People entering permanent residential care can choose to pay a lump sum for their accommodation.
As a provider, you can use these lump sums, known as refundable deposits, to generate income for your business.
You can only use refundable deposits for 'permitted uses' as specified by the Aged Care Act 1997 (Aged Care Act). They can't be used for:
- day-to-day operating costs, such as staff wages or consumables
- general repairs and maintenance
- business activities other than residential aged care
- personal gain or gratification.
What are the permitted uses?
For more information, download the Permitted uses of refundable accommodation deposits fact sheet (PDF, 481 KB).
Permitted uses are also discussed in the following video:
Capital expenditure and related debt
Refundable deposits can be used to invest in new residential aged care infrastructure. This may include:
- buying land with an existing aged care service
- buying land for a new aged care service
- buying, building or altering premises for aged care
- buying or installing furniture, fittings or equipment for providing care (for premises that have been newly built or significantly altered)
- covering costs that are directly related to any of the above
- repaying debt directly related to any of the above.
You can invest refundable deposits in certain financial products to generate income. These products are specified in the Aged Care Act. You can use the income to improve your service however you choose.
To invest refundable deposits, you must:
- implement, and
- maintain an Investment Management Strategy.
To learn more:
- visit s50 of the Fees and Payments Principles 2014 (No. 2)
- download the Investment management fact sheet (PDF 603KB).
Refunding refundable deposits
You can use refundable deposits to refund other refundable deposits. When refunding a refundable deposit, you must:
- maintain sufficient liquidity
- make refunds in line with the Aged Care Act.
To learn more, visit our Liquidity Standard page.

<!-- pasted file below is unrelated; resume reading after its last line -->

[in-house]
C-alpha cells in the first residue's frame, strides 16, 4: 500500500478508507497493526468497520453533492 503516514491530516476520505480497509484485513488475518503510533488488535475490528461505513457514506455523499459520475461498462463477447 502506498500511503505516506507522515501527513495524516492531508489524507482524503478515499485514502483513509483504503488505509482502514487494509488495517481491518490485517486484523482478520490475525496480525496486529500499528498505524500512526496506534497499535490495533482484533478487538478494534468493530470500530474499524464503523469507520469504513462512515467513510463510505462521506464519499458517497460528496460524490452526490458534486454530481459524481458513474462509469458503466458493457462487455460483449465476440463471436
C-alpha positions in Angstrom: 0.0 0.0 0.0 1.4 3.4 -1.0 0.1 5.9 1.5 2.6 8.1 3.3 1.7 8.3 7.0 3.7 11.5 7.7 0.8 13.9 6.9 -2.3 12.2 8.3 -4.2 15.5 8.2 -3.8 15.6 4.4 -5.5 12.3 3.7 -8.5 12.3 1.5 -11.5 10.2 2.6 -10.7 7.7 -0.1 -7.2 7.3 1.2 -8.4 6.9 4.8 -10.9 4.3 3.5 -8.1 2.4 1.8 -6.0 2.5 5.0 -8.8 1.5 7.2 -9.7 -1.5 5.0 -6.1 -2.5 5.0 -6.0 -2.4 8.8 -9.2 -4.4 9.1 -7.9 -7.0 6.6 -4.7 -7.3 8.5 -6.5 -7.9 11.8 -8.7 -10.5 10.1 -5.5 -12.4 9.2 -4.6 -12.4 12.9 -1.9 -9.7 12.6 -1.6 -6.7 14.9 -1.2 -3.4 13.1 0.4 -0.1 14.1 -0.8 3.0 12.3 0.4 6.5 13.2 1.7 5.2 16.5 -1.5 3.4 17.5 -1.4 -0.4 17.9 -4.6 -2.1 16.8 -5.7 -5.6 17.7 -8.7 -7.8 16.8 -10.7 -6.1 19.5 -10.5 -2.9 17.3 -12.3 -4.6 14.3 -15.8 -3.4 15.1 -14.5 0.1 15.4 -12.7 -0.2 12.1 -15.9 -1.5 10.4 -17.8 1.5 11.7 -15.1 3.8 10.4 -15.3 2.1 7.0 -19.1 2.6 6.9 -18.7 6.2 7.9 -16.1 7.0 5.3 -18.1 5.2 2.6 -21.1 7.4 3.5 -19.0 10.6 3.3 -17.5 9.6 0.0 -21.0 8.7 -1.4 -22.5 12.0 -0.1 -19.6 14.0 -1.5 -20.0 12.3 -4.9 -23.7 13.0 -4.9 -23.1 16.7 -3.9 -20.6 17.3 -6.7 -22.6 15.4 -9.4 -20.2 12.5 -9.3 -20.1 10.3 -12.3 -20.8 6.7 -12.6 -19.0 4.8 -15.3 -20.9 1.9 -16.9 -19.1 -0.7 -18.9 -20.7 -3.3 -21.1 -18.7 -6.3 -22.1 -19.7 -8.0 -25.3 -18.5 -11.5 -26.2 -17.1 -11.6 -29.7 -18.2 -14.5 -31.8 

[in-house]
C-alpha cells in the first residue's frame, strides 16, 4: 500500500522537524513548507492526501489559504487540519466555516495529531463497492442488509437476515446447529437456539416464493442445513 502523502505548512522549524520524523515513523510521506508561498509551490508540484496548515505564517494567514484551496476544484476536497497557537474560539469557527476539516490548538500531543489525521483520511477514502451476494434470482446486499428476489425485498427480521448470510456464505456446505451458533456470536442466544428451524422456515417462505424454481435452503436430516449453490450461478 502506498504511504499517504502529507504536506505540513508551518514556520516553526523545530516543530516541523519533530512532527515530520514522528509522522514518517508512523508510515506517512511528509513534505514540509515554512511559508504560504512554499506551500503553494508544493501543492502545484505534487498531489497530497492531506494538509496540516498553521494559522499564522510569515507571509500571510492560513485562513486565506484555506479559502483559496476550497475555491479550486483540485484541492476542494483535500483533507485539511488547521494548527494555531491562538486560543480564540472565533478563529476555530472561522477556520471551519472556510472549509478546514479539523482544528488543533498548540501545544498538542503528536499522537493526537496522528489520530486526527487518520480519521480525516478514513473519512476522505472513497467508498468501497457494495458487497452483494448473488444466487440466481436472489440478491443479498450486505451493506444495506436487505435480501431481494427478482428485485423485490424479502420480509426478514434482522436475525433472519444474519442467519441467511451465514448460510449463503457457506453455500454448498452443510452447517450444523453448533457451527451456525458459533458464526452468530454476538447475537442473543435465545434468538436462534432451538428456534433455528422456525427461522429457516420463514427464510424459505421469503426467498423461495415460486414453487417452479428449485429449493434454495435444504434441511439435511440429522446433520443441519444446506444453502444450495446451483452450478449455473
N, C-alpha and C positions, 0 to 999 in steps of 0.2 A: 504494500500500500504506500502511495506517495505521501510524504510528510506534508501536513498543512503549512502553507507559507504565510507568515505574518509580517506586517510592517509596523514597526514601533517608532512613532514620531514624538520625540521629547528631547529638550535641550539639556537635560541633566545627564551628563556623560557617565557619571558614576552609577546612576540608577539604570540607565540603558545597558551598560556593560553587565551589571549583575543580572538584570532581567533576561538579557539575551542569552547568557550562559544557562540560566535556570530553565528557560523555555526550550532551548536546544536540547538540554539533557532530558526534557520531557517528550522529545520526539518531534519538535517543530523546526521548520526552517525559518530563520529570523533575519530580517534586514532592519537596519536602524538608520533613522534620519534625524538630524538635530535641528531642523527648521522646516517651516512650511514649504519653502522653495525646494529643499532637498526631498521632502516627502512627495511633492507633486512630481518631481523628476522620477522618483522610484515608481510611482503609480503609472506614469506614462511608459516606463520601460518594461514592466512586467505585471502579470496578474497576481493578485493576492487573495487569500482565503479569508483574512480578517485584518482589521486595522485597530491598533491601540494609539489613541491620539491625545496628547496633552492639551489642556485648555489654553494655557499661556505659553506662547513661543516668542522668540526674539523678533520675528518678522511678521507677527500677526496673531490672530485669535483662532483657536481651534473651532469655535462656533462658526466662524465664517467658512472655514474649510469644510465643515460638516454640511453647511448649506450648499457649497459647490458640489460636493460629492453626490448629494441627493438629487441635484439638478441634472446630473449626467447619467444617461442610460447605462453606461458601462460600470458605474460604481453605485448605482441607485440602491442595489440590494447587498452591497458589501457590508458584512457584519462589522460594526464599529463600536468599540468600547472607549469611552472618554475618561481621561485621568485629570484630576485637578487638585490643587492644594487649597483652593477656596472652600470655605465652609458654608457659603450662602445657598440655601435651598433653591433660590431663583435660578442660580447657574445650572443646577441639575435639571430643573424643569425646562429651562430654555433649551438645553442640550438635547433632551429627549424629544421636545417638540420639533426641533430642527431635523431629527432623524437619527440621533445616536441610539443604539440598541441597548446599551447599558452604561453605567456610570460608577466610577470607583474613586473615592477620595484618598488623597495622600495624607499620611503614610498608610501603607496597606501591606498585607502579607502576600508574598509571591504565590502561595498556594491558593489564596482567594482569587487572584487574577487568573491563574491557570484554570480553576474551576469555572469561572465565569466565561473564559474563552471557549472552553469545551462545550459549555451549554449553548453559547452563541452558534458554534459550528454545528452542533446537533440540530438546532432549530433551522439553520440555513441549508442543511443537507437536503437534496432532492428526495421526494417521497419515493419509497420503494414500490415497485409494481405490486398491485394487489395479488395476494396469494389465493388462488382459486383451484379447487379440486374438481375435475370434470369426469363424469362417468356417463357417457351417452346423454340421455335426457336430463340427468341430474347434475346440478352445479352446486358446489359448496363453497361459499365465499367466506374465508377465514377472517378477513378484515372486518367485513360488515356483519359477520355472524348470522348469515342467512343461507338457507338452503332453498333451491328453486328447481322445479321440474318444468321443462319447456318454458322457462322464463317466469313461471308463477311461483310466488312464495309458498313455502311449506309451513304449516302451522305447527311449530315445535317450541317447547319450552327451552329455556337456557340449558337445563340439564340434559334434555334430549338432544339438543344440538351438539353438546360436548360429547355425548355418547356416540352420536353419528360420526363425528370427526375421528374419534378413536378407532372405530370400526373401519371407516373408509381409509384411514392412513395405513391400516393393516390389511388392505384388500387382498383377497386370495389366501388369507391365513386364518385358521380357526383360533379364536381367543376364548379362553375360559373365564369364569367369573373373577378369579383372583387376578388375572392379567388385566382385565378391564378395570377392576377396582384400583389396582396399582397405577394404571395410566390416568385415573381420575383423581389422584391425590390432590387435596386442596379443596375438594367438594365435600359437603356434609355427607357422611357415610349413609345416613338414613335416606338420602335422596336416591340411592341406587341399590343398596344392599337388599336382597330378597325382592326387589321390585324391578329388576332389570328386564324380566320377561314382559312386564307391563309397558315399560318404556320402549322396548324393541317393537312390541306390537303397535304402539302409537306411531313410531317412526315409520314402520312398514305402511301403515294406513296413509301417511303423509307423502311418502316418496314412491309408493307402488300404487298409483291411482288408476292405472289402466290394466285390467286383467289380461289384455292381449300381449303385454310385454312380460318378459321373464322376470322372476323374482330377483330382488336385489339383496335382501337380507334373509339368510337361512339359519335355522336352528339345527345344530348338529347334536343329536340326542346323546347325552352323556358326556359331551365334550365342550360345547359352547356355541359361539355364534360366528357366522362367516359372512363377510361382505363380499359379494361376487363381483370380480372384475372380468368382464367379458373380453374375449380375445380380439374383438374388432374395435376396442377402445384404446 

You can loan refundable deposit funds to other providers. These loans must:
- not be made to an individual
- be made on a commercial basis
- have a written agreement in place
- include a condition in the written agreement that the money loaned will only be used for:
- capital expenditure
- investing in financial products
- refunding refundable deposits, or
- repaying debt accrued for the purposes of capital expenditure or refunding refundable deposits
- include in the written agreement any other conditions specified in the Fees and Payments Principles.
Repayment of debt accrued before 1 October 2011
You can use refundable deposits to repay debt accrued before 1 October 2011 as long as the debt relates to providing aged care.
Reasonable business losses
When you build a new aged care service or buy an existing one, your business may experience losses. You can use refundable deposits for the first 12 months of the service's operation to cover reasonable business losses.
You must always ensure you have enough liquidity to repay refundable deposits as they're due. To learn more, visit our Liquidity Standard page.
An effective governance system ensures you use refundable deposits appropriately. To learn more, visit our Governance Standard page.
You can learn about other provider obligations by watching the following video: